Reactions to Black Lives Matter protests in Tokyo expose Japan’s hidden discrimination


Athmika Sriram

Although Japan’s population is becoming more and more diverse, it still remains a majority homogenous nation.

Owen Spargo, News Editor

Black Lives Matter protests took place in Tokyo this September, which caused backlash from Japanese citizens and raised questions about Japan’s treatment of not only people of color, but foreigners and outsiders as well.

The protests were started by a team of activists known as Black Lives Matter Tokyo, led by Jaime Smith who was inspired by America’s activism, but upset that she could not directly be involved in the US protests. According to Smith, the original intent of these protests were to “stand in solidarity with the protestors in the USA.”

The first protest was expected to have 1,000 people in attendance, but ended up with almost 3,000 people of various ethnicities. The movement has now expanded, even hosting a live stream YouTube event called “Harmonic Wavelength” on Sept. 6 that put a spotlight on Black artists and their music. 

However, despite all this support, the movement faced some backlash from others, especially due to its attempt to call out Japan’s own anti-Blackness.

Bianca Hillier, a writer for The World, explains that “critics accused marchers of ignoring the coronavirus risks and online commenters argued that racism is an American issue — not a Japanese one.” One person even tweeted, “I won’t feel any mercy if these people are told to get deported by the local Japanese.”

This denial of the existence of racism in Japan isn’t an isolated incident.

Take, for example, tennis star Naomi Osaka. On Sept. 20, Osaka, who is half Japanese and half Haitian, was announced the champion of the US Open at the age of 22. Osaka has been a strong advocate for movements like BLM, even dropping out of the Western and Southern Open tournaments after the shooting of Jacob Blake, a Black man, by White police officers in Wisconsin. In fact, after the US Open, Osaka encouraged people in Japan to join a Black Lives Matter march, perhaps one of the reasons for the protests in Tokyo.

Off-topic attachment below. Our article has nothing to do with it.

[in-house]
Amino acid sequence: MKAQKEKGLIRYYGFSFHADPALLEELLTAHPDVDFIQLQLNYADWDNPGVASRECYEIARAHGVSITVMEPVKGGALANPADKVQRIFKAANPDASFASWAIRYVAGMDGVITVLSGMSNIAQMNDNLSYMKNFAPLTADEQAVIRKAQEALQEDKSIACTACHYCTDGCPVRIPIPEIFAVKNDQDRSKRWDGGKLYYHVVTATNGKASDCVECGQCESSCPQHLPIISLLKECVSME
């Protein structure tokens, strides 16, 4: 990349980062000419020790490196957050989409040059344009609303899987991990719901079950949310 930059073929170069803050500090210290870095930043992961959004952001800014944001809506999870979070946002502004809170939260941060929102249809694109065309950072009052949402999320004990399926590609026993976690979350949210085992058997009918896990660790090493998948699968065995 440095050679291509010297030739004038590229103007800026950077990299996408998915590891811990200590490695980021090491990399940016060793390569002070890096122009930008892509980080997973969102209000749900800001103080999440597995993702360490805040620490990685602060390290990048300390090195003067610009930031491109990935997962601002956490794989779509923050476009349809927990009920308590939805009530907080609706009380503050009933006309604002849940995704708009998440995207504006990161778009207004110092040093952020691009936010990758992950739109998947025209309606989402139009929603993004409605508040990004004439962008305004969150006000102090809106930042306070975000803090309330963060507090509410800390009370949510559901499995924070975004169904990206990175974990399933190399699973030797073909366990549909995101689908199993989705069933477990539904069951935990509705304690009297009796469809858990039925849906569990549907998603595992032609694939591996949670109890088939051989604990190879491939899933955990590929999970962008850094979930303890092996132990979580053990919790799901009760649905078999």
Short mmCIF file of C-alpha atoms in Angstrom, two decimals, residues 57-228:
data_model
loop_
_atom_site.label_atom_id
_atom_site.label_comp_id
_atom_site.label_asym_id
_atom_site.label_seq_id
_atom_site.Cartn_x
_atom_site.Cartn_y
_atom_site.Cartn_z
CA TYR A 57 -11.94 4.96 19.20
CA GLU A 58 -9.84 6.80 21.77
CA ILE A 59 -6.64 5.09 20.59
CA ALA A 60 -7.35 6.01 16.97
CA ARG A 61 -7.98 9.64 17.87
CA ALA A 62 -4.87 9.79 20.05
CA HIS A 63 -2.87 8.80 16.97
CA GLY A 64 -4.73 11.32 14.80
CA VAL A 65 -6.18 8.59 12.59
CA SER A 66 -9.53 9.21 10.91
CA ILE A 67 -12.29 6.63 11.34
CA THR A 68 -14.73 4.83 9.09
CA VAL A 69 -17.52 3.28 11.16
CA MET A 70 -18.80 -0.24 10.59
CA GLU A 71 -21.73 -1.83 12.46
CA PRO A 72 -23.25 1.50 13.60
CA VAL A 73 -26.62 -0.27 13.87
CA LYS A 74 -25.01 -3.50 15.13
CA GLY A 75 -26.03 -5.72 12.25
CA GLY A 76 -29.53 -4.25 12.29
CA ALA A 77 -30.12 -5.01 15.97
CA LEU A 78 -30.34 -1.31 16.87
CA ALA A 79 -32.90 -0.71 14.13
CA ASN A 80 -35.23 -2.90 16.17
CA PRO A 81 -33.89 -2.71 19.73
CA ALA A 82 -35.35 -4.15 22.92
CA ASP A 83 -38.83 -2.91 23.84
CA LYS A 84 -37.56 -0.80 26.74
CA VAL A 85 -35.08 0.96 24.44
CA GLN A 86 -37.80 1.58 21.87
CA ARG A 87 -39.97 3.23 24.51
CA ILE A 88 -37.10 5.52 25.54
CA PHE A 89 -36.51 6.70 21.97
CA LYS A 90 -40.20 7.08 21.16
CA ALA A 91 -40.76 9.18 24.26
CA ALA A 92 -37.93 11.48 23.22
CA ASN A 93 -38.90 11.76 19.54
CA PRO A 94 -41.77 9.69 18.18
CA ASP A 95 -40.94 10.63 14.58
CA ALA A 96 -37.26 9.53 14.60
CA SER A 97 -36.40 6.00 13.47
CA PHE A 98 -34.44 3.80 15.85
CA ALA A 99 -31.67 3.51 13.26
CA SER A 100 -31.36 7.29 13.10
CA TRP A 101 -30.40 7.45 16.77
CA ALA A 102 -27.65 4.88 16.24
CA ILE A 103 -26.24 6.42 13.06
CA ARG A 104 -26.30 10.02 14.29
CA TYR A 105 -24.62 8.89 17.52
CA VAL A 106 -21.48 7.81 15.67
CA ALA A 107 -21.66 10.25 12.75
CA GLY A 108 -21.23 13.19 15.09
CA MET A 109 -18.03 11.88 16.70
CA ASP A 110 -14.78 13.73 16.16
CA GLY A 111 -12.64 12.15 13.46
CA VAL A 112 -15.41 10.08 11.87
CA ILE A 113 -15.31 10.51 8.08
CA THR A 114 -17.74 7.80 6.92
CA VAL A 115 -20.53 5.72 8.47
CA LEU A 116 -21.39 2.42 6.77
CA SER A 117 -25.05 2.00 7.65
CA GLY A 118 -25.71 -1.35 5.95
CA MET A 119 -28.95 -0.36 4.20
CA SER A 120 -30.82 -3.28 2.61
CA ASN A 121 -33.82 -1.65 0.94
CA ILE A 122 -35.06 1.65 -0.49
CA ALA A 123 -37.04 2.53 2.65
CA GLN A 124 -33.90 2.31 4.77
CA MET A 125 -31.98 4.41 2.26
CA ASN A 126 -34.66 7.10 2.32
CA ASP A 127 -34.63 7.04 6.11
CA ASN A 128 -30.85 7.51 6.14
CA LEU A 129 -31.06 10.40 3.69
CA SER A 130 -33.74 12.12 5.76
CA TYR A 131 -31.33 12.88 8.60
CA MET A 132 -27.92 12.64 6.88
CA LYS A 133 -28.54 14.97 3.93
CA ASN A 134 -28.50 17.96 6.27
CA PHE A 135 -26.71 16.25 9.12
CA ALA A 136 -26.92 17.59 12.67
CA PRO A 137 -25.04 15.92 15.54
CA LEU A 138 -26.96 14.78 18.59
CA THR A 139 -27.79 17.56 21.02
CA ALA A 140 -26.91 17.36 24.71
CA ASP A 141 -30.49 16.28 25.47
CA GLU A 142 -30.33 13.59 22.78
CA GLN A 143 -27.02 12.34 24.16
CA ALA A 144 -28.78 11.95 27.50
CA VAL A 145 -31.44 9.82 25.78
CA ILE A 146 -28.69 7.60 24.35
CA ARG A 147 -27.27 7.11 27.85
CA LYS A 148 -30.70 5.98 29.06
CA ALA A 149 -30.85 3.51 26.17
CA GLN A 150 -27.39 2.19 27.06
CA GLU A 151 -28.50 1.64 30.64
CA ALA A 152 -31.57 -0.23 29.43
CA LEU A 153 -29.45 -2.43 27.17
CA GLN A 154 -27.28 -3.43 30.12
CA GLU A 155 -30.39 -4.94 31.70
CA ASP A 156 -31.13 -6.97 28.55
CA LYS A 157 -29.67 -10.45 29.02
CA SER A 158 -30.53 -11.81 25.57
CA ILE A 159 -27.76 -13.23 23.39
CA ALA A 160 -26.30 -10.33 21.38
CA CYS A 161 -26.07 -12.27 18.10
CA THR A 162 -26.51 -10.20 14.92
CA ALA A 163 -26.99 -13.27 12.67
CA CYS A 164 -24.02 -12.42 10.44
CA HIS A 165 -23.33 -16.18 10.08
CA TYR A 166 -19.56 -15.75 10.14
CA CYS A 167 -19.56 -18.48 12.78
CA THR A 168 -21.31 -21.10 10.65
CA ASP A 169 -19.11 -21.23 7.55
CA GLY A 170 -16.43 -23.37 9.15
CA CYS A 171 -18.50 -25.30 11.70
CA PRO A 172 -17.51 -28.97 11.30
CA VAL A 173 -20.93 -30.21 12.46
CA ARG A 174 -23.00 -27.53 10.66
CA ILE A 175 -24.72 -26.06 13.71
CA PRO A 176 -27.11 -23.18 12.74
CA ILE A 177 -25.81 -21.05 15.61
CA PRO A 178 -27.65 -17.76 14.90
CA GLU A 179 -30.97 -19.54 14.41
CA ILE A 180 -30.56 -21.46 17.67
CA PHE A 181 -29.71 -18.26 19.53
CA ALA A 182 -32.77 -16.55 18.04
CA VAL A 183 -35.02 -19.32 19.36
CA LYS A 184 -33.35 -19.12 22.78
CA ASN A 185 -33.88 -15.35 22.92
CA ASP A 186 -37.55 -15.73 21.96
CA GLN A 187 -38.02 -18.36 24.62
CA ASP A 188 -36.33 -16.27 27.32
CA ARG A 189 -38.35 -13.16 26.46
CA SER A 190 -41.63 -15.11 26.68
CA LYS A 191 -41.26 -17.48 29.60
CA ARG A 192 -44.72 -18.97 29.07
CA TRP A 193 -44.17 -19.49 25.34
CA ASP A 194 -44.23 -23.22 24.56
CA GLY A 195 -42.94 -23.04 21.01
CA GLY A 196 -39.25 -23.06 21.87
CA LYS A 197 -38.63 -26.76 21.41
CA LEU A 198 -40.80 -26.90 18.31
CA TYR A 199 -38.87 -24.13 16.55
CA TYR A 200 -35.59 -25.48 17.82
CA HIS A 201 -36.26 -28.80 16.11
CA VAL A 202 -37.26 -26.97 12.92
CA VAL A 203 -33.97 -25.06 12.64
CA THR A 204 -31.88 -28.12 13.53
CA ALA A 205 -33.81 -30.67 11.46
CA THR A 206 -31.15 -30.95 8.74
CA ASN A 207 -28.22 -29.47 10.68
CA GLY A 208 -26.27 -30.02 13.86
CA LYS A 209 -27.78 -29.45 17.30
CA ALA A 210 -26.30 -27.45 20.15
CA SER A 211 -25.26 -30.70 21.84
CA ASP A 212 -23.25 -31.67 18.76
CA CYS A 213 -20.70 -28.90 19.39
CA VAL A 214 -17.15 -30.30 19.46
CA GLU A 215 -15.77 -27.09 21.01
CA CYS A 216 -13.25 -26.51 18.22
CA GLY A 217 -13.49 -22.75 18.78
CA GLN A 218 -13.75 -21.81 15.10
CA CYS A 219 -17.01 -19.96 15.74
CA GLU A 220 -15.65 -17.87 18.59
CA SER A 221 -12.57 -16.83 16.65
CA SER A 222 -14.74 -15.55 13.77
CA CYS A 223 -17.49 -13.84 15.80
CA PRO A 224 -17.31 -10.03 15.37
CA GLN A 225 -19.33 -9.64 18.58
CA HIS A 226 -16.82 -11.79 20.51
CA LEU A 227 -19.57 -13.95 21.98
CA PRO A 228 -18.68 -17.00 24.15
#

Chiyoko Kobayashi, who lives in the Gunma prefecture of Japan, said, “When Naomi Osaka wore a mask with George Floyd’s name while playing, I think lots of Japanese viewers felt more familiar to that movement. Many of her fans feel proud of her actions and support for BLM.” *

But this did not go without controversy. After she made a tweet in support of the BLM movement, one person responded by saying, “Naomi Osaka does not seem to be the pride of Japan. This is my own personal view after all, but I now recognize her as a terrorist.”

Racism isn’t nonexistent; it’s just not addressed.

— Owen Spargo

Before looking at the current state of these sentiments though, it’s imperative to understand the root in which these ideas were founded. Japan has historically been a homogenous nation. In order to avoid the influence of European countries, a powerful shogun, Tokugawa Iemitsu, implemented an isolation policy known as the Sakoku Edict of 1635. The edict closed Japan to foreigners and locked his citizens in the country. This edict, along with others (like the Portuguese Exclusion Edict of 1639), were strictly enforced until 1852 when Commodore Matthew Perry forced the end of the edicts. The country was closed for almost 220 years, creating the homogeneity of Japan today. Since then, the country has become a world power and is integrated into the global economy, but this hasn’t erased the homogeneous nature of the country’s demographic.